And Saint Catherine of Siena, who died in 1380 – that is NOT a typo, I did mean to say 1380
Saint Vincent Palotti is certainly on the list of Incorruptibles, but I had no idea how very close we would be to the Church in Onda, where he is interred. He is of particular interest to me because we pay beaucoup bucks in tuition for our kid to go to a high school run by the order of the Pallotines – the religious order founded by St. Vincent. Brighid got some information on the location of the Church of San Salvatore, which is where St. Vincent’s body is, from the headmaster of her school. He offered us information on the museum and going in to see the bedroom previously occupied by the saint, but we were nearly at the end of our day in Rome when the driver took us to Onda. The church is very, very small, and there was a priest sort of stationed in front of the Church so you could not get too close to the glass enclosed casket which is now St. Vincent’s resting place. St. Vincent died in 1850, and his body has remained in a fairly constant state since then.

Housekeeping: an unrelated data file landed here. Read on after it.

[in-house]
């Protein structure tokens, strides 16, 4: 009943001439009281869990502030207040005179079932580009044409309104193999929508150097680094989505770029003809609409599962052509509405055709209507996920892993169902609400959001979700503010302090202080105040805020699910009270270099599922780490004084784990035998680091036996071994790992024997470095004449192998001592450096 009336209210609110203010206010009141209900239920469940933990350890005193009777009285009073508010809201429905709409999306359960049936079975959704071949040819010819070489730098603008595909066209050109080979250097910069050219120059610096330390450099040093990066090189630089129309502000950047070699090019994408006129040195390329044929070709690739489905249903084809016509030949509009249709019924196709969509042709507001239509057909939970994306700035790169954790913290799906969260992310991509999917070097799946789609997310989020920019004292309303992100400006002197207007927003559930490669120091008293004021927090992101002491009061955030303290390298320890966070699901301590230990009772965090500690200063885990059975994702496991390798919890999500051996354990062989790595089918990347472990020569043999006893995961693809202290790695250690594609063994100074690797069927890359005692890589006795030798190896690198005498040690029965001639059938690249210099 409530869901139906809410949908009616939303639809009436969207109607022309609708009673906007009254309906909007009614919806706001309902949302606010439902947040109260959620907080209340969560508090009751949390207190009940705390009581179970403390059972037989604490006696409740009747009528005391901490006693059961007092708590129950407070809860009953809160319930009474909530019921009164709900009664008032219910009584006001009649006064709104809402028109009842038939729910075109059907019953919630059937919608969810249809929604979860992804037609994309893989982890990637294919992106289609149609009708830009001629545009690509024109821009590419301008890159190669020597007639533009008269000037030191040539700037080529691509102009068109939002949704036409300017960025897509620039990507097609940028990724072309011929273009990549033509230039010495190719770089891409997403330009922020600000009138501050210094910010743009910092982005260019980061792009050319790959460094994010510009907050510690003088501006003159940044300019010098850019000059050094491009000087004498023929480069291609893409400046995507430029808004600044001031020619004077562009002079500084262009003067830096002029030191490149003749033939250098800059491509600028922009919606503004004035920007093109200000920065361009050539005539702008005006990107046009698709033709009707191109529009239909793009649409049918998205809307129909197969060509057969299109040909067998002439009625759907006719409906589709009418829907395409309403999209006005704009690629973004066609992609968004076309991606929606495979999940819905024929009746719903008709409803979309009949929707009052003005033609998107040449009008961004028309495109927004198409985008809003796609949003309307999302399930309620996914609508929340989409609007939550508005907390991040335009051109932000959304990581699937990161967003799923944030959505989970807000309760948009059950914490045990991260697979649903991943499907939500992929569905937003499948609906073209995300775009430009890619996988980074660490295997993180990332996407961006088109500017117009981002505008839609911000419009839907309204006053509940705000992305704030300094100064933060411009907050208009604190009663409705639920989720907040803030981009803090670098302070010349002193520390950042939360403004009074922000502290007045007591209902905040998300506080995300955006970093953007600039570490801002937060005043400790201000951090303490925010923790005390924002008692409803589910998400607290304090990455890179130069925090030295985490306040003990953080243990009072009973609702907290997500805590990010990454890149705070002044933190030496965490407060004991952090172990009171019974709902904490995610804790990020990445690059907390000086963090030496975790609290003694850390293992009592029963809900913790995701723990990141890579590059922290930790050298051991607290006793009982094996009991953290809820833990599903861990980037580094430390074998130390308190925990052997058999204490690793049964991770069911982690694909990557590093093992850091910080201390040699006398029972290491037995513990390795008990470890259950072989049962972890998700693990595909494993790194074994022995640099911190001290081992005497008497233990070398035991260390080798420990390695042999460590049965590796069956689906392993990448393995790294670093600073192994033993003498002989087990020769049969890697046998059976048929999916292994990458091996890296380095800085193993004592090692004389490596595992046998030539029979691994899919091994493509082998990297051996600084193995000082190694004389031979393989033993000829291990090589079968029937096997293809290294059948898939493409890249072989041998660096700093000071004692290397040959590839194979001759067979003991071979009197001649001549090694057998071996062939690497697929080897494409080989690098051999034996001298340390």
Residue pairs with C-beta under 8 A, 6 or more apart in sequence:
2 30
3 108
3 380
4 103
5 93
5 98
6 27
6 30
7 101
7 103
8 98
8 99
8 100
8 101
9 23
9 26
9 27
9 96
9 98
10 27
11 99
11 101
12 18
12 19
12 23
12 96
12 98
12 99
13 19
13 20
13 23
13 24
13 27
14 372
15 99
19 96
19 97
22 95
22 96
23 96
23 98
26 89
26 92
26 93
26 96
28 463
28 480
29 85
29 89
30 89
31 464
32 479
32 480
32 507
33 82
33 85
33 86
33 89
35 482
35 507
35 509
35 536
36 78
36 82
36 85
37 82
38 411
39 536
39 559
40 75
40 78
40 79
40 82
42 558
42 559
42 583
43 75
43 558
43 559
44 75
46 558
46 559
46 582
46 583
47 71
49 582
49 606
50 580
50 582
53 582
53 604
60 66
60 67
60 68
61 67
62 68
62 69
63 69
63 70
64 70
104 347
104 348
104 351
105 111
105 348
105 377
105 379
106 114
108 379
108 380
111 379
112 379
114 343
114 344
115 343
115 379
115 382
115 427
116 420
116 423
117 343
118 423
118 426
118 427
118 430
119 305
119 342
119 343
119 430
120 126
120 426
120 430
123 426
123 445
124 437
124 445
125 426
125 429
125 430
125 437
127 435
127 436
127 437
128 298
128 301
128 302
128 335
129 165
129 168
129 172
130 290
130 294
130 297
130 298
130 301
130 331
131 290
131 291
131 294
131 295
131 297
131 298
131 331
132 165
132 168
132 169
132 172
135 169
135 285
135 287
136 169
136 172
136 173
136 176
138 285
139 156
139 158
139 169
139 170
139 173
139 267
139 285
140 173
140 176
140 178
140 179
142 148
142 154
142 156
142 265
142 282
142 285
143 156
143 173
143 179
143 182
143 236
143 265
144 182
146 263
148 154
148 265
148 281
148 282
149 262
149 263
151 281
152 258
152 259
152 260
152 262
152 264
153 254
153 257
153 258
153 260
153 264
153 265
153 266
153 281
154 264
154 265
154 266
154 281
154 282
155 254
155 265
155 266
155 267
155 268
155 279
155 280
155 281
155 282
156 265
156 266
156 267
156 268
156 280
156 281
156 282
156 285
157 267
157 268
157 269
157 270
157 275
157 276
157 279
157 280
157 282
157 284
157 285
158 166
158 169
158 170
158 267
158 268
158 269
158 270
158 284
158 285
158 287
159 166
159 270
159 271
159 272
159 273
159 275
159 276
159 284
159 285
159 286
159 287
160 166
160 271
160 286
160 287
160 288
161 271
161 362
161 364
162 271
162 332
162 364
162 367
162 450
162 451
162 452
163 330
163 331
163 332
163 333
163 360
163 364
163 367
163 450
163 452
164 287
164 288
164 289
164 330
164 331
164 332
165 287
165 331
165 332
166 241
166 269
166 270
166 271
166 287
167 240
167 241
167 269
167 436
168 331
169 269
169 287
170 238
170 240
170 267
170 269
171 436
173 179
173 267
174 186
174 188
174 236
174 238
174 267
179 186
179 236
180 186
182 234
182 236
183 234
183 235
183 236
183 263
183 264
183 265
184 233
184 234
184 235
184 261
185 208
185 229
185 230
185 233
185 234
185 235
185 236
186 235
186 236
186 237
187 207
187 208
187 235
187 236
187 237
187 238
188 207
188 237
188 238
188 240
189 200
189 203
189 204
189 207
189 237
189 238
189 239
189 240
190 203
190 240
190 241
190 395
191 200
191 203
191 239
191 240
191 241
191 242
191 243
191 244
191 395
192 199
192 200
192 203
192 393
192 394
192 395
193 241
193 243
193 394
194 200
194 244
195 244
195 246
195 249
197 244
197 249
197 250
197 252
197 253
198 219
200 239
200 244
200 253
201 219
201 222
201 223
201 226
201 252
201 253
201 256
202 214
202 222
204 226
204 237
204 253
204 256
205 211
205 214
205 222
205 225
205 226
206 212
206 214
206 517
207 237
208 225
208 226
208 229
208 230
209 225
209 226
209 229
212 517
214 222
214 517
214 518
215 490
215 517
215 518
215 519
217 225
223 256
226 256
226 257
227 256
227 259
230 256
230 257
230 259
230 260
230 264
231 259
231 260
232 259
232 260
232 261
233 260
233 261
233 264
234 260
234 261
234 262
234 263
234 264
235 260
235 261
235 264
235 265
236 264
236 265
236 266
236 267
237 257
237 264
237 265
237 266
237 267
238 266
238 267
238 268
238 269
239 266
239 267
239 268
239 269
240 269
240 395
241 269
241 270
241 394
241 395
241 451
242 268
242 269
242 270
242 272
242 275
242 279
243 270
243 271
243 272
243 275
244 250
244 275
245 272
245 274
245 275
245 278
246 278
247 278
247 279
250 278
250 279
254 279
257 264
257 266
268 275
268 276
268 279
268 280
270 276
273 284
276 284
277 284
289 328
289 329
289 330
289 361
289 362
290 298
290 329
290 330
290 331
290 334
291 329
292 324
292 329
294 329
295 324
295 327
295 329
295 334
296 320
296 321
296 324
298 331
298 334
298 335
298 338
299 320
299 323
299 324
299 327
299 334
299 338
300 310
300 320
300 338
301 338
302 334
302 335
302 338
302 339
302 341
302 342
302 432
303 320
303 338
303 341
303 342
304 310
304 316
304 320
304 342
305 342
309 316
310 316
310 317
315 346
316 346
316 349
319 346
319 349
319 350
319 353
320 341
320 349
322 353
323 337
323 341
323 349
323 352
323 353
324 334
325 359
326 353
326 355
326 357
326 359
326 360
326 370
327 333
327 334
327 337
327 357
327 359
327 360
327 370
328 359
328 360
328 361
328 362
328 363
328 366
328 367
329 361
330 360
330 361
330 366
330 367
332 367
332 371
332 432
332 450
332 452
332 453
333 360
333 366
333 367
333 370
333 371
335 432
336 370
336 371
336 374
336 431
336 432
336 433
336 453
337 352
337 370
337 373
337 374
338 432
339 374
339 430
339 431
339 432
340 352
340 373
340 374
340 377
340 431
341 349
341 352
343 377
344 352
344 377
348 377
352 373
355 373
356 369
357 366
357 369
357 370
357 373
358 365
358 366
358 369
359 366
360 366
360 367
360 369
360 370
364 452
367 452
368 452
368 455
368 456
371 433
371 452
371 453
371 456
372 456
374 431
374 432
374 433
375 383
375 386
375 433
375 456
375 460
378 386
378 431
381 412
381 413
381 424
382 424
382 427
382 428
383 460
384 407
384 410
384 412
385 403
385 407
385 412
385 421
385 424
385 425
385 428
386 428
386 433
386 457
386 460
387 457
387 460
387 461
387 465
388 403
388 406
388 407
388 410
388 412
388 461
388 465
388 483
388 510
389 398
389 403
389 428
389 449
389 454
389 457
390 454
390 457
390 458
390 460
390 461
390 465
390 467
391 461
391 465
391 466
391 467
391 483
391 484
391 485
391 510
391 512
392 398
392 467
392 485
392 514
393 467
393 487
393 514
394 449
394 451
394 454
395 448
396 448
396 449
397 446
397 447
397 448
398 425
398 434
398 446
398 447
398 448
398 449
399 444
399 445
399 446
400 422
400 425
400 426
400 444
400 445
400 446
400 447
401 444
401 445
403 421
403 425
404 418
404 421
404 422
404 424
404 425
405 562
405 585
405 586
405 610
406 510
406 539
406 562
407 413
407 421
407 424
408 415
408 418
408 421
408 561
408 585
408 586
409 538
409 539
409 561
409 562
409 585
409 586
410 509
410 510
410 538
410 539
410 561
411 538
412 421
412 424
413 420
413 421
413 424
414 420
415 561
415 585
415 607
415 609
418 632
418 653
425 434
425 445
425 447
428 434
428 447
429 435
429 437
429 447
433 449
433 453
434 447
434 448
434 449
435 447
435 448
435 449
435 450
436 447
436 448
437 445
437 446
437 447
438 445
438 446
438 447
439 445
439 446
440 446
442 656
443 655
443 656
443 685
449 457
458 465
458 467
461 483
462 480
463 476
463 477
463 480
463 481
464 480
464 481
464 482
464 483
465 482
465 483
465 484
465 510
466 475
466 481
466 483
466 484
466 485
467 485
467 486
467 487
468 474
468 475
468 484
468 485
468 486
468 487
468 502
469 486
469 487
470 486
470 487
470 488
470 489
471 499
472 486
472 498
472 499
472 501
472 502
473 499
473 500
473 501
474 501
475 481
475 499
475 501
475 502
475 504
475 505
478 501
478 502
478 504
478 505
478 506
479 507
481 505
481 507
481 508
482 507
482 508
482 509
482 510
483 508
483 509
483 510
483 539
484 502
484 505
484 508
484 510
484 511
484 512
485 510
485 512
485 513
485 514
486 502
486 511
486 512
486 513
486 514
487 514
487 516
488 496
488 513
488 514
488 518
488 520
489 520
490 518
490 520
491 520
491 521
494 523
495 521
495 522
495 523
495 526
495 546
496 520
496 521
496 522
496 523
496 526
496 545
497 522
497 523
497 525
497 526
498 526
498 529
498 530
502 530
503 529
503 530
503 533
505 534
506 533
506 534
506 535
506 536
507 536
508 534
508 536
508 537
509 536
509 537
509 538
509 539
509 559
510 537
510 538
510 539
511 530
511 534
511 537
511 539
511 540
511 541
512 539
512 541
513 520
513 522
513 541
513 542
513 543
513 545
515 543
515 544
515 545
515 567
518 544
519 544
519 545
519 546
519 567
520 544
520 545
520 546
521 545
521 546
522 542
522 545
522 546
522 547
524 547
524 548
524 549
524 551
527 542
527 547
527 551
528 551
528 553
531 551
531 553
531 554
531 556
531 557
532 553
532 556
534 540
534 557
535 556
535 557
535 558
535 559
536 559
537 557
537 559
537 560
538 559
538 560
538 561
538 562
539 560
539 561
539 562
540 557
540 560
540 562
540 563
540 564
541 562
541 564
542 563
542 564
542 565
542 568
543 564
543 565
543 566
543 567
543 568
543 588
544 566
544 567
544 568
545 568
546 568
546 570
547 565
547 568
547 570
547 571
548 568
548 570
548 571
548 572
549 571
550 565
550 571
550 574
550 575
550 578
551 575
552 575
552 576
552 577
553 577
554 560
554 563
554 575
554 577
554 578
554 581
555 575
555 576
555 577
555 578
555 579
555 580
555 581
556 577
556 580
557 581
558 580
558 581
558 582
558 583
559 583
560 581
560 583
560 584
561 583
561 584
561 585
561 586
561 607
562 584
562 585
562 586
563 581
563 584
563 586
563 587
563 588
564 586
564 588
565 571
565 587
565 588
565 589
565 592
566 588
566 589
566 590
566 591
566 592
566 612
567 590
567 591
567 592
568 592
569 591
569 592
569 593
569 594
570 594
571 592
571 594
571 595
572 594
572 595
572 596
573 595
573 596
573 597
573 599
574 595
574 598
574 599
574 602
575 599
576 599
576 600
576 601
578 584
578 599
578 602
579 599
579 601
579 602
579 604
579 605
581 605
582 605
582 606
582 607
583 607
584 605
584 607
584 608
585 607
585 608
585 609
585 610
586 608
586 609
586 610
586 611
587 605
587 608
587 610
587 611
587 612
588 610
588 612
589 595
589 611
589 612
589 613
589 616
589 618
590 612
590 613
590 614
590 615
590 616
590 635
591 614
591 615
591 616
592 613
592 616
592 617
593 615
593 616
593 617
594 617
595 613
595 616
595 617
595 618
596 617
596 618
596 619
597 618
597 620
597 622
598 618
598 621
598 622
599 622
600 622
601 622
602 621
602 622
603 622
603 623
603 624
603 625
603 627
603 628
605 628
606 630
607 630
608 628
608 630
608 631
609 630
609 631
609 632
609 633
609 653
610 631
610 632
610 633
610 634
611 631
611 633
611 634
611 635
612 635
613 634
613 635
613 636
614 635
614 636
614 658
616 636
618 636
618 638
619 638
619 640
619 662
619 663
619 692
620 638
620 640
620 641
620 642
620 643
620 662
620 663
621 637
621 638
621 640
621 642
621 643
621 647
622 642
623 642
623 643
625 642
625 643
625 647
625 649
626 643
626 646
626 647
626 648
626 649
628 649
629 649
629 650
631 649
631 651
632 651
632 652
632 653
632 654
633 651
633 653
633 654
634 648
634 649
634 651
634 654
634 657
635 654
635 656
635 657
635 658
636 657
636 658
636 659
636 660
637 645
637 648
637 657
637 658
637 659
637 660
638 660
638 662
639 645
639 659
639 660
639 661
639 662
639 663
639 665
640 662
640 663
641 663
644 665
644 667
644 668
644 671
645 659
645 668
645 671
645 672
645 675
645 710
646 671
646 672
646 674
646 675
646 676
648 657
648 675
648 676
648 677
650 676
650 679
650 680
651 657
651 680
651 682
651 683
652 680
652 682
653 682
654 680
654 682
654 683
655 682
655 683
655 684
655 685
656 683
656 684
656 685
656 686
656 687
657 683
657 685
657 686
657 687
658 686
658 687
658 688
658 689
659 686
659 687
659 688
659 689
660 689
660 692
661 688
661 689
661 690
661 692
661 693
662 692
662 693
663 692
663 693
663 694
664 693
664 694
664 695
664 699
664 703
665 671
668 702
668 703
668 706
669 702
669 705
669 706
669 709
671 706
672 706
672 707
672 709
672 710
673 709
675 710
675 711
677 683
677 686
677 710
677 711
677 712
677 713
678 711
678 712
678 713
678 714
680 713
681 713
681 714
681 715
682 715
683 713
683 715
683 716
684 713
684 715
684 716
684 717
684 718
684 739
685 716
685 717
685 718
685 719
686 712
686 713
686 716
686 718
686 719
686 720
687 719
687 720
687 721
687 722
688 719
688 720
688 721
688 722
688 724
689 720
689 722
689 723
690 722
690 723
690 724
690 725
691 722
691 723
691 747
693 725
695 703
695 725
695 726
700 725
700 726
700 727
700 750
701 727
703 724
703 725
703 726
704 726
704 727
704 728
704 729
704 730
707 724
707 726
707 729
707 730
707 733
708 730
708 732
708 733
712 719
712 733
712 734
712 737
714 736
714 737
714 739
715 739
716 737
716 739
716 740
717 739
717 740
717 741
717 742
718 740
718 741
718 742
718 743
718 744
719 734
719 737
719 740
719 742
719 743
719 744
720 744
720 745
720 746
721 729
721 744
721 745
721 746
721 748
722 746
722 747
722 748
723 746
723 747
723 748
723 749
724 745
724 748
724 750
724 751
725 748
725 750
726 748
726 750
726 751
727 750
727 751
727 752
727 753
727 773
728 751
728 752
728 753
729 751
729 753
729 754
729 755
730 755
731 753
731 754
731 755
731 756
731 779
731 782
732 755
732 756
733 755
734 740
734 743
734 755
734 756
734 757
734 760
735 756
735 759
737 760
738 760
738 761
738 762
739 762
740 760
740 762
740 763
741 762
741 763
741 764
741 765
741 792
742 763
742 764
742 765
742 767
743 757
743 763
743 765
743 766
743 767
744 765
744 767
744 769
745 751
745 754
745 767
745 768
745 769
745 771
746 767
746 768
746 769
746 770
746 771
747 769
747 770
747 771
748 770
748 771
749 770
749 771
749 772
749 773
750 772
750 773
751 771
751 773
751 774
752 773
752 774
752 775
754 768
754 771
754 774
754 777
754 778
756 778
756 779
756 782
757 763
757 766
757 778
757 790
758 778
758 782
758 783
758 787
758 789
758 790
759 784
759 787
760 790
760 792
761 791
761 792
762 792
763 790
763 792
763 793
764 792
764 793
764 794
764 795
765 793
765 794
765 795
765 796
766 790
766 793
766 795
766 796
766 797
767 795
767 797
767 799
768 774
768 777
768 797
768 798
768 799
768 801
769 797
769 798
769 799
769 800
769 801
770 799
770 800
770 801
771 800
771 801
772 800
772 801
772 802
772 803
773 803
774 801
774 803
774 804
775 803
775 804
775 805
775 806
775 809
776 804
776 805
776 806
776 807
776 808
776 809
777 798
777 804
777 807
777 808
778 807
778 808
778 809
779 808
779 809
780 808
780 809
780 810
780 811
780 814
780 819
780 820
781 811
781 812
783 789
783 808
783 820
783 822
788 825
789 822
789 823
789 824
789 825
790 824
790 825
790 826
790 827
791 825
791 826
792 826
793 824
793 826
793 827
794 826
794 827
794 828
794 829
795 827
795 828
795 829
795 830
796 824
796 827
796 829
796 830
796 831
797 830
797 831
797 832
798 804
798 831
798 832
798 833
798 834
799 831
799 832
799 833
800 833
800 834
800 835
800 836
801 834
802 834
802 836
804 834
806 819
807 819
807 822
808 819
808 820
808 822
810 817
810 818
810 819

I would say if you are in Rome, this is definitely a stop worth making if you have a little extra time. The occasion to witness first hand the mortal remains of a saint is rare enough, but to see this remarkable state of incorruptibility is amazing.
The Church of San Salvatore is located at 51 Via dei Pettinari in Onda. Another interesting fact about the house here – a young Karol Wojtyla spent several weeks living here as a young priest in 1946. As you know, Father Wojtyla became the beloved Pope John Paul II.